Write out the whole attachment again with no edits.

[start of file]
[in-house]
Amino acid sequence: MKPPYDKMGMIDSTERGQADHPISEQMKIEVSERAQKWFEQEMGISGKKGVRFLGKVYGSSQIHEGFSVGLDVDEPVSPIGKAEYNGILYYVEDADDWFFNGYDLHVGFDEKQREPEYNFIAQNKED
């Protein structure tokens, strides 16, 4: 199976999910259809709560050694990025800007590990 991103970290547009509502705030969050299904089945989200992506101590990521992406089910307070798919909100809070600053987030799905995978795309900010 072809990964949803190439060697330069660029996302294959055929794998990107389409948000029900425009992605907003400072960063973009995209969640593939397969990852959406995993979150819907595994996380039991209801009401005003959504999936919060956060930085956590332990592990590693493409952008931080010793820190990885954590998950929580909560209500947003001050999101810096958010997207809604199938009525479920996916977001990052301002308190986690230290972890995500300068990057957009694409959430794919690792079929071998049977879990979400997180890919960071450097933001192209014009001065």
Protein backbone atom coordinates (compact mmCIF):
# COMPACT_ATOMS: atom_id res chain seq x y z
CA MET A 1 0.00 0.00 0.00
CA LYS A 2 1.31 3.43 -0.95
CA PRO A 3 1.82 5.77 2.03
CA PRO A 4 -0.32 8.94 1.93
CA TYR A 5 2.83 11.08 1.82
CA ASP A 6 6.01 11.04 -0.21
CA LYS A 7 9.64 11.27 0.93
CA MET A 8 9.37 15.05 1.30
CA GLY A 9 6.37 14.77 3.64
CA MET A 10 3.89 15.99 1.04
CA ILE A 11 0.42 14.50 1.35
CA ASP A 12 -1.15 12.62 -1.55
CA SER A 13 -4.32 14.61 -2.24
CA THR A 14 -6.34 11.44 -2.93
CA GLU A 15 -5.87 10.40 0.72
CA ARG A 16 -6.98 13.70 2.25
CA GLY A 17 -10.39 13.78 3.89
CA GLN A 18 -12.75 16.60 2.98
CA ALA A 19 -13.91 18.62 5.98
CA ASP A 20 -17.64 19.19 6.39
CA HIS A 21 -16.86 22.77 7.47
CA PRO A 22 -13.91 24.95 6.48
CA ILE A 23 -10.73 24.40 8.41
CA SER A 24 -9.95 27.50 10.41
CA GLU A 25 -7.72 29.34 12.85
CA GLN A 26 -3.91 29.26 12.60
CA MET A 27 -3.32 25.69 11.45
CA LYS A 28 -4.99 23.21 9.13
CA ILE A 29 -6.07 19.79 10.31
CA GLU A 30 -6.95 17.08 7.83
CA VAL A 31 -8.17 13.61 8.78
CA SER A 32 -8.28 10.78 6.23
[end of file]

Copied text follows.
[in-house]
Amino acid sequence: MKPPYDKMGMIDSTERGQADHPISEQMKIEVSERAQKWFEQEMGISGKKGVRFLGKVYGSSQIHEGFSVGLDVDEPVSPIGKAEYNGILYYVEDADDWFFNGYDLHVGFDEKQREPEYNFIAQNKED
């Protein structure tokens, strides 16, 4: 199976999910259809709560050694990025800007590990 991103970290547009509502705030969050299904089945989200992506101590990521992406089910307070798919909100809070600053987030799905995978795309900010 072809990964949803190439060697330069660029996302294959055929794998990107389409948000029900425009992605907003400072960063973009995209969640593939397969990852959406995993979150819907595994996380039991209801009401005003959504999936919060956060930085956590332990592990590693493409952008931080010793820190990885954590998950929580909560209500947003001050999101810096958010997207809604199938009525479920996916977001990052301002308190986690230290972890995500300068990057957009694409959430794919690792079929071998049977879990979400997180890919960071450097933001192209014009001065």
Protein backbone atom coordinates (compact mmCIF):
# COMPACT_ATOMS: atom_id res chain seq x y z
CA MET A 1 0.00 0.00 0.00
CA LYS A 2 1.31 3.43 -0.95
CA PRO A 3 1.82 5.77 2.03
CA PRO A 4 -0.32 8.94 1.93
CA TYR A 5 2.83 11.08 1.82
CA ASP A 6 6.01 11.04 -0.21
CA LYS A 7 9.64 11.27 0.93
CA MET A 8 9.37 15.05 1.30
CA GLY A 9 6.37 14.77 3.64
CA MET A 10 3.89 15.99 1.04
CA ILE A 11 0.42 14.50 1.35
CA ASP A 12 -1.15 12.62 -1.55
CA SER A 13 -4.32 14.61 -2.24
CA THR A 14 -6.34 11.44 -2.93
CA GLU A 15 -5.87 10.40 0.72
CA ARG A 16 -6.98 13.70 2.25
CA GLY A 17 -10.39 13.78 3.89
CA GLN A 18 -12.75 16.60 2.98
CA ALA A 19 -13.91 18.62 5.98
CA ASP A 20 -17.64 19.19 6.39
CA HIS A 21 -16.86 22.77 7.47
CA PRO A 22 -13.91 24.95 6.48
CA ILE A 23 -10.73 24.40 8.41
CA SER A 24 -9.95 27.50 10.41
CA GLU A 25 -7.72 29.34 12.85
CA GLN A 26 -3.91 29.26 12.60
CA MET A 27 -3.32 25.69 11.45
CA LYS A 28 -4.99 23.21 9.13
CA ILE A 29 -6.07 19.79 10.31
CA GLU A 30 -6.95 17.08 7.83
CA VAL A 31 -8.17 13.61 8.78
CA SER A 32 -8.28 10.78 6.23